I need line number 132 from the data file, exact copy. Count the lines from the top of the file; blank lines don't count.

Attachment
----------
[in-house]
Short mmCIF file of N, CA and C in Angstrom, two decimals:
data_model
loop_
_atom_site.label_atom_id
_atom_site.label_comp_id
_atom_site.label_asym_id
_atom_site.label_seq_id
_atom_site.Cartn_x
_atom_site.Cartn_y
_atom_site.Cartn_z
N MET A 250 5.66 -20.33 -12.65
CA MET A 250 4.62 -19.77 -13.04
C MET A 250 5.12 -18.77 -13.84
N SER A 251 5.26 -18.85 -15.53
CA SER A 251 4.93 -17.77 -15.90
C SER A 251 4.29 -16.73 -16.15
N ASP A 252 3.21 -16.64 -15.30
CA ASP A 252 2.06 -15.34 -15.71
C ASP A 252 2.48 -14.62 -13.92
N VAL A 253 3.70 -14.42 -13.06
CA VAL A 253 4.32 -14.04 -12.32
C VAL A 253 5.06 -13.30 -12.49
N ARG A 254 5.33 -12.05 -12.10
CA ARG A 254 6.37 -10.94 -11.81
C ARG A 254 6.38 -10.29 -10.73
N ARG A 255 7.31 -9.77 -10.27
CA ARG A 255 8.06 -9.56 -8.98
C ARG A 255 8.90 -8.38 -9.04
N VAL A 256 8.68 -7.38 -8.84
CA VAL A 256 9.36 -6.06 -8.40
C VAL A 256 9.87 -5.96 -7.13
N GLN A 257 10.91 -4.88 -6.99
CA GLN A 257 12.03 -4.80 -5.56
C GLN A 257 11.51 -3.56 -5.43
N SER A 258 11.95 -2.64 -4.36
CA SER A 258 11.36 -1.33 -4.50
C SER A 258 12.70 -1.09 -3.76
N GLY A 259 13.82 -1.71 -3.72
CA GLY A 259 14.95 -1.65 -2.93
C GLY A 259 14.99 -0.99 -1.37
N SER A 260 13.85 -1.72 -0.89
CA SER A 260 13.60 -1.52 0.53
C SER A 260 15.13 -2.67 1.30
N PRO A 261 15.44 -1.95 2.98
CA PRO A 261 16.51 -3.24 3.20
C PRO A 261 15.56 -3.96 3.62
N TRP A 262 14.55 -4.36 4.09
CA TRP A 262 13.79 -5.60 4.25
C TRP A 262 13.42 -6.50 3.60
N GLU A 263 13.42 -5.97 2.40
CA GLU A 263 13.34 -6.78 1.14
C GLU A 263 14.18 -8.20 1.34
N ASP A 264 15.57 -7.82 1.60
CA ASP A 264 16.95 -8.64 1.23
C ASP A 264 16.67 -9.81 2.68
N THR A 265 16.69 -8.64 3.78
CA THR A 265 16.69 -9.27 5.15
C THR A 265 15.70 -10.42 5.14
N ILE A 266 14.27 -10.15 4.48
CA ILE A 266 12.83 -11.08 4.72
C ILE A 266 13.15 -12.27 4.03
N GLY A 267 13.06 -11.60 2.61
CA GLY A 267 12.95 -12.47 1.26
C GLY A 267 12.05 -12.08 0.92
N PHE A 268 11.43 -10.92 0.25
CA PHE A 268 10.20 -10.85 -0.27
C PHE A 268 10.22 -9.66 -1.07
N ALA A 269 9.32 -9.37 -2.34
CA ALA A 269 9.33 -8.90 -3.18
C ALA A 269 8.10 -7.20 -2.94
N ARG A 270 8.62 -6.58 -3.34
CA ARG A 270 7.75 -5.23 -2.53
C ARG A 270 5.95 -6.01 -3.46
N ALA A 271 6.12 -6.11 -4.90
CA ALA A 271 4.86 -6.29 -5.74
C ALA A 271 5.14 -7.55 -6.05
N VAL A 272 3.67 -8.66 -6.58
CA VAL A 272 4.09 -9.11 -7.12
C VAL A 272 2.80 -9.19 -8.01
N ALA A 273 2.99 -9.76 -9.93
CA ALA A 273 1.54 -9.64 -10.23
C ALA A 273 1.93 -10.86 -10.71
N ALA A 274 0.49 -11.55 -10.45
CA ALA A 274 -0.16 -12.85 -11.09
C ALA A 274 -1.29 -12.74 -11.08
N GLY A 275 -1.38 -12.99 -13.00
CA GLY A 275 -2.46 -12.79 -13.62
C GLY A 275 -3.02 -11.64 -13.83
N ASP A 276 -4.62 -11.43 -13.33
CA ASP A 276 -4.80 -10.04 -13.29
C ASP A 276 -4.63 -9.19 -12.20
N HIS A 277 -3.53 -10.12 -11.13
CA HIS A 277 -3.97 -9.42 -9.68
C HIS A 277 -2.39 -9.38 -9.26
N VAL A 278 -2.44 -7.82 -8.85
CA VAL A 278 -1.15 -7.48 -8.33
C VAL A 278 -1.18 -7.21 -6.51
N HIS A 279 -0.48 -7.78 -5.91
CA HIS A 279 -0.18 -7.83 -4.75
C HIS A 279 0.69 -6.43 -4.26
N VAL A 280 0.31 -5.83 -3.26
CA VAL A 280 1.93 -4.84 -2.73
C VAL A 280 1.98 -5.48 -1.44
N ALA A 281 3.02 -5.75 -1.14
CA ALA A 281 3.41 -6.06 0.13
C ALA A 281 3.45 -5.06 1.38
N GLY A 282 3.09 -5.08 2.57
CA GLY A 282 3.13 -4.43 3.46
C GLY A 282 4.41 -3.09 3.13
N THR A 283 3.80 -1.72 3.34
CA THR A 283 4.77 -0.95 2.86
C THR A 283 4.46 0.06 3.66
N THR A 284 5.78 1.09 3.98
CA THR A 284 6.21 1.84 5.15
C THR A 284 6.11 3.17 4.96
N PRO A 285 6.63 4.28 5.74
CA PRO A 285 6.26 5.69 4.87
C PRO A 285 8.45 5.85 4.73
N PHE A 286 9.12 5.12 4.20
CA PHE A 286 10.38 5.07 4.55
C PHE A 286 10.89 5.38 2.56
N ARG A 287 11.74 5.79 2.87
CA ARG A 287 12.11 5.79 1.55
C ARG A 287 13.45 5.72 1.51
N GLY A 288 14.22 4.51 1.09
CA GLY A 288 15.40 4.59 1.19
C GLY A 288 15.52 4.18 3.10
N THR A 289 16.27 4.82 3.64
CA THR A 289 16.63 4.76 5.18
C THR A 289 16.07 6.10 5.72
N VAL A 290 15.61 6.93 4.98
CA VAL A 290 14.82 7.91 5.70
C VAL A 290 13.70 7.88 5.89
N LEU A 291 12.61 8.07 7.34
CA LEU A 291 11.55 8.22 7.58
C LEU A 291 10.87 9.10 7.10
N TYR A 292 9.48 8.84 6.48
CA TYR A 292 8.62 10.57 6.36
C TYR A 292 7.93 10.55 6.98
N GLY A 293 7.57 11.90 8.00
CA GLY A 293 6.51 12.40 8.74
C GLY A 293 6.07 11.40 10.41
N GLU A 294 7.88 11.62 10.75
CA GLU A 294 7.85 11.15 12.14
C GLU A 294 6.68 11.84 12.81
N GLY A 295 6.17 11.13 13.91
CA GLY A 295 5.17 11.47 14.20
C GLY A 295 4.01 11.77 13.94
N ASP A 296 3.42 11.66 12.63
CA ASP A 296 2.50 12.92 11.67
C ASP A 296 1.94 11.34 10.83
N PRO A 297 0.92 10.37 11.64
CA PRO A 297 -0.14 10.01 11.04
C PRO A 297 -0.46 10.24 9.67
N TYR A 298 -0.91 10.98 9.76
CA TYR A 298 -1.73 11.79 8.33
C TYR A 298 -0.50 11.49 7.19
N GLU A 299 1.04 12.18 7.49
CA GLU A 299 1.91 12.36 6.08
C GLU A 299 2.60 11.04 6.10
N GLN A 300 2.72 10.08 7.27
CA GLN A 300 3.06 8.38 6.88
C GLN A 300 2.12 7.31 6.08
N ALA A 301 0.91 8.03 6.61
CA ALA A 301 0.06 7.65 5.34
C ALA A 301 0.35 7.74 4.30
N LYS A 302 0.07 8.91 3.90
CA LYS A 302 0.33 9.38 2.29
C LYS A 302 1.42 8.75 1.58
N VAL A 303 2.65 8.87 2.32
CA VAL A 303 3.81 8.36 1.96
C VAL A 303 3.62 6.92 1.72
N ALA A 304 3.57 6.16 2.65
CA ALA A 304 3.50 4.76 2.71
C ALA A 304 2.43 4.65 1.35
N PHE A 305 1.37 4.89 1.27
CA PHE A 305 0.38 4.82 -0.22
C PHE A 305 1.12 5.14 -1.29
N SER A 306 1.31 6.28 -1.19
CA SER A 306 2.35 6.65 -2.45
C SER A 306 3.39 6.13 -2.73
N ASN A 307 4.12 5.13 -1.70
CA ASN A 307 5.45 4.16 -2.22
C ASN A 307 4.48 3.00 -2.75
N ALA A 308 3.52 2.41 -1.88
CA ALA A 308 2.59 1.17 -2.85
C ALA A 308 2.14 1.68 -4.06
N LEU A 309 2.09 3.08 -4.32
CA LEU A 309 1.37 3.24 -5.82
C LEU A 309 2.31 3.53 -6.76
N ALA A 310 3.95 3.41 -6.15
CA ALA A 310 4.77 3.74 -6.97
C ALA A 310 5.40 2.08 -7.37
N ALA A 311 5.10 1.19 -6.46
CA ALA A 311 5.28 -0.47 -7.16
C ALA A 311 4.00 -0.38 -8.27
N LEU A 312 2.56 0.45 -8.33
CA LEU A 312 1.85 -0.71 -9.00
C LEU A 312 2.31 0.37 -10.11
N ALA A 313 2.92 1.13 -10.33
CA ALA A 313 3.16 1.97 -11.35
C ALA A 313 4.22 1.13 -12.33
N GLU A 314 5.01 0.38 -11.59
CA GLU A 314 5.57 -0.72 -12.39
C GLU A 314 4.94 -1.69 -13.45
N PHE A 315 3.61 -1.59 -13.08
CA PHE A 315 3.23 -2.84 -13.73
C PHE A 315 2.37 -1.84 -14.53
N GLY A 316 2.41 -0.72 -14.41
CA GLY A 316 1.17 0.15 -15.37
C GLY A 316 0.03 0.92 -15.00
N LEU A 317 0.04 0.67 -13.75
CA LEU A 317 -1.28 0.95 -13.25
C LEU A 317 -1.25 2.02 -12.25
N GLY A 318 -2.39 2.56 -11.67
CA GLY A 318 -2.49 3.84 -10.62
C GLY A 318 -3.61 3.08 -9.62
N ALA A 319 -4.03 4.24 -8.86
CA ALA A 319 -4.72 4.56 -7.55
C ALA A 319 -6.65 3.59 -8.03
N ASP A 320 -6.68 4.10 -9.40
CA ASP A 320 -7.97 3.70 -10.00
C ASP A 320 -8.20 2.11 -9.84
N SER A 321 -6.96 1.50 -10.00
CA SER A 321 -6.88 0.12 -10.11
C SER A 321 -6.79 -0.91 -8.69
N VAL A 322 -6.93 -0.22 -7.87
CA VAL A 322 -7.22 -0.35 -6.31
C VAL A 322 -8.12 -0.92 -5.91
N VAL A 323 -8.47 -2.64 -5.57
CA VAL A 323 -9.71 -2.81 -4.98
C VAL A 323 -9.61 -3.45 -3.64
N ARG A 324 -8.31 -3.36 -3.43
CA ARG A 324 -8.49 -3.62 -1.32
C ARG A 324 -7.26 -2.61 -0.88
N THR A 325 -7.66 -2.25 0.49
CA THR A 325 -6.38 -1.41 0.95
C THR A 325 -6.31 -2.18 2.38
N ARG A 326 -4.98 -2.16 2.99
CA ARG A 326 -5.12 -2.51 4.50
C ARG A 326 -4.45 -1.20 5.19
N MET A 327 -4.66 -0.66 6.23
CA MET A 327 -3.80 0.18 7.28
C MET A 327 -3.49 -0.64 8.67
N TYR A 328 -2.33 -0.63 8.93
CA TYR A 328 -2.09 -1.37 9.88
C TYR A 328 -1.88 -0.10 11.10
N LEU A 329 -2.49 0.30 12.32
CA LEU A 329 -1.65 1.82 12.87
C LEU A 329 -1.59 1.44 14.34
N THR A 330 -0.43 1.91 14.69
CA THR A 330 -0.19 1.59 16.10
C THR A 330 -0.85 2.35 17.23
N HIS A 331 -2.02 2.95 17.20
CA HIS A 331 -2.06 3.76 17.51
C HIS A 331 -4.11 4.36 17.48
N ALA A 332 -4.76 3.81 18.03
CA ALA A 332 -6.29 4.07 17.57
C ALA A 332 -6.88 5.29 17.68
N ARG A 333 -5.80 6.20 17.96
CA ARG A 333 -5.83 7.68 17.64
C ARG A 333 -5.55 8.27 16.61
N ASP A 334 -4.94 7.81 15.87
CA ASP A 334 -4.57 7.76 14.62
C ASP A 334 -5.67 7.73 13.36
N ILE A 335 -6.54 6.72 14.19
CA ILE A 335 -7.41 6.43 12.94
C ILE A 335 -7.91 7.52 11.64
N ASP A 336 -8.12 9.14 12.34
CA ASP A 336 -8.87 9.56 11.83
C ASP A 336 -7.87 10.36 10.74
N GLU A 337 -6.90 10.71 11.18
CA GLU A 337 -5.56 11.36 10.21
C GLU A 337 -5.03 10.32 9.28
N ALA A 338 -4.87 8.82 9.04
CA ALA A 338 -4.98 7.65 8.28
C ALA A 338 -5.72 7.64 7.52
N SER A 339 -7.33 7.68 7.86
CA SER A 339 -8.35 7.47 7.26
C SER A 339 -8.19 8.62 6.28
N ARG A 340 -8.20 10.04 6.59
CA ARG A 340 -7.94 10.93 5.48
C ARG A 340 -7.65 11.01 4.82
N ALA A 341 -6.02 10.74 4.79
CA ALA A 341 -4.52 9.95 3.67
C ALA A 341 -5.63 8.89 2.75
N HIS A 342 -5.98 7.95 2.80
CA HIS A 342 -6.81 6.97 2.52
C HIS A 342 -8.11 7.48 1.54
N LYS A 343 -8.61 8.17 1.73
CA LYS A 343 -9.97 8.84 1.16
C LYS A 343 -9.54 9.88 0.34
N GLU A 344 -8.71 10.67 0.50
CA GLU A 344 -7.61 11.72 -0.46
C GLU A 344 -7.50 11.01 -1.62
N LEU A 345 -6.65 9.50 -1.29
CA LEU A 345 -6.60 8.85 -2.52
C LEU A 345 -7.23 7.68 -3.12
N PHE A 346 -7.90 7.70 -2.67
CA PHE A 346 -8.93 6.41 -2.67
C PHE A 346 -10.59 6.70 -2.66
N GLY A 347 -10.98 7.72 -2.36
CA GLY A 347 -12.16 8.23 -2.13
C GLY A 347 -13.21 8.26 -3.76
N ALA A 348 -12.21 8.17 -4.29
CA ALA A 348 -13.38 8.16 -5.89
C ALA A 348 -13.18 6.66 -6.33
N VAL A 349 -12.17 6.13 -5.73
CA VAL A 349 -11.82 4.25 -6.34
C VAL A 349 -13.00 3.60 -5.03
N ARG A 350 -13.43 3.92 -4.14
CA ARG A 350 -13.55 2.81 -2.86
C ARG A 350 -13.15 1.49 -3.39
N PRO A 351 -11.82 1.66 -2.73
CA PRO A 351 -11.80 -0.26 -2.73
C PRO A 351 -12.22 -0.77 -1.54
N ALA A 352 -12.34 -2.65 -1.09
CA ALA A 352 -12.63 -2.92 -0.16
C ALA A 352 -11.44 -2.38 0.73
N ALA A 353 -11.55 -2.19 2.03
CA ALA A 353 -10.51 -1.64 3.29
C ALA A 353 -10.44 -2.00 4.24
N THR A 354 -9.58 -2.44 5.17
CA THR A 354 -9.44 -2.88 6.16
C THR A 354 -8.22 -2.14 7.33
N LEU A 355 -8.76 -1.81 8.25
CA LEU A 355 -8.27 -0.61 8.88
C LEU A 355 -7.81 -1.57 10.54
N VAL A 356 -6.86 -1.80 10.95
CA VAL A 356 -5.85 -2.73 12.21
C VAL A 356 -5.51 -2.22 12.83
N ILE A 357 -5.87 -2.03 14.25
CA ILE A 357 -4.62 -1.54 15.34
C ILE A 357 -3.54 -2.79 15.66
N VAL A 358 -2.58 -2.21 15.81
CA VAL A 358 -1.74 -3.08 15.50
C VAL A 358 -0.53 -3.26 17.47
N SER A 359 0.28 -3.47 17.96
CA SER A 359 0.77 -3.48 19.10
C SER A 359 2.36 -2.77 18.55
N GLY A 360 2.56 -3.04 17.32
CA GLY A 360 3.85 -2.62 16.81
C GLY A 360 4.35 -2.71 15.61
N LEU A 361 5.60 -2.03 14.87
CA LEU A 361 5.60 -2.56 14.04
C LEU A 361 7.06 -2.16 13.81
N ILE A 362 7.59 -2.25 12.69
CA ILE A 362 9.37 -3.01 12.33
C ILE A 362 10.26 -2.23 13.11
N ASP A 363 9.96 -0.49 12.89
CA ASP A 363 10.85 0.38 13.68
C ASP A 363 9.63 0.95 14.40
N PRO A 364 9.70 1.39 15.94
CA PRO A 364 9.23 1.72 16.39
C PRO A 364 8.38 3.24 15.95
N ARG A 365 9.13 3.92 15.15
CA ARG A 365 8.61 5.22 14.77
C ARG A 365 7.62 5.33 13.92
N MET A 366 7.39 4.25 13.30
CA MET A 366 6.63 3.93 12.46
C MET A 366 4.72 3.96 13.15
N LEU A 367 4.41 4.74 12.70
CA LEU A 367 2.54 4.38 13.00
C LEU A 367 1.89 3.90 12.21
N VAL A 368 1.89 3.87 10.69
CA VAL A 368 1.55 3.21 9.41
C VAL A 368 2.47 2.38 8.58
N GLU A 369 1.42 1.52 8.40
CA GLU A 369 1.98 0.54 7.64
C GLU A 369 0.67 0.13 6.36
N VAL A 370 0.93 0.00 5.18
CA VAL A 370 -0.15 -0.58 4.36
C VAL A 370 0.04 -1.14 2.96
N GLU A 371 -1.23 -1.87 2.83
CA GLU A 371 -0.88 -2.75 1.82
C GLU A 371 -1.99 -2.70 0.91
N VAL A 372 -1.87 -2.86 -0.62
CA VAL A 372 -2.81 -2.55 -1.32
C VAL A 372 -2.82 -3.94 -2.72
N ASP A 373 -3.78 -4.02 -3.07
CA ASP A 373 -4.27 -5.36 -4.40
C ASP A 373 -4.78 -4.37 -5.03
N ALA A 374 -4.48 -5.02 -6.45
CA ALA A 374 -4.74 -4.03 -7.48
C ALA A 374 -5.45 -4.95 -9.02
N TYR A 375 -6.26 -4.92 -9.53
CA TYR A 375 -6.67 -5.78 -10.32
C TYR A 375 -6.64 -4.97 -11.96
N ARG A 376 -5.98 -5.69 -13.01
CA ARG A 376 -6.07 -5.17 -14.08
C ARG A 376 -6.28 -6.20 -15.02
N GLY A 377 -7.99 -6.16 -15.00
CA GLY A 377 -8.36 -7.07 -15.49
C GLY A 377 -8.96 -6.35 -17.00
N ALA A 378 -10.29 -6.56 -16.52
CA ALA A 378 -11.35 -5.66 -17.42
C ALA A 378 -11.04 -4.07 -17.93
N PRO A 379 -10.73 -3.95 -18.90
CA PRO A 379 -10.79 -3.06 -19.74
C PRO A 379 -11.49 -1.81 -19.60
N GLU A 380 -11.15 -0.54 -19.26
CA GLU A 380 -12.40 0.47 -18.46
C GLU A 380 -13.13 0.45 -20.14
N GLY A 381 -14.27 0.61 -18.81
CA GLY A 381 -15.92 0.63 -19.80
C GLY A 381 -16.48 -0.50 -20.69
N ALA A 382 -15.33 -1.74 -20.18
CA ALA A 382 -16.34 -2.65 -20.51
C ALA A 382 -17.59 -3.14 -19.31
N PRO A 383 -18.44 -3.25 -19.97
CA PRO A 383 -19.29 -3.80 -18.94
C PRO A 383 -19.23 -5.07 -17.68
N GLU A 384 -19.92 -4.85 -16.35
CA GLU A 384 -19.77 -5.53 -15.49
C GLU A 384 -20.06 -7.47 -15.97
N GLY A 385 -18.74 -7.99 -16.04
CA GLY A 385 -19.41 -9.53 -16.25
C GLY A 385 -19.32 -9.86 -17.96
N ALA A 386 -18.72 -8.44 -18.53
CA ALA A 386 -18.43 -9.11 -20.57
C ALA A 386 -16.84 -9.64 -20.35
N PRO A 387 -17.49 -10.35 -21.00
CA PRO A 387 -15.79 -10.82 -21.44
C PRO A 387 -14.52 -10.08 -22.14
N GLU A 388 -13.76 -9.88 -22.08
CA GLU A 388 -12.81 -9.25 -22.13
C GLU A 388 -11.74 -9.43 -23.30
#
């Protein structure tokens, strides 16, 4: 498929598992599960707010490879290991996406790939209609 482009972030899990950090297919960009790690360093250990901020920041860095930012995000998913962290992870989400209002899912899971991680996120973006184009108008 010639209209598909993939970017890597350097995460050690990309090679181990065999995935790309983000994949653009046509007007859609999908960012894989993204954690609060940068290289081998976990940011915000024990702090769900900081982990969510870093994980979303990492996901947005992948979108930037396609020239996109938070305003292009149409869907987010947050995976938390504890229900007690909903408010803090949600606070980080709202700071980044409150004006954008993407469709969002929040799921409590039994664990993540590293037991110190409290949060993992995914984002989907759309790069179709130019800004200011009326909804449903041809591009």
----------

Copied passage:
N VAL A 290 15.61 6.93 4.98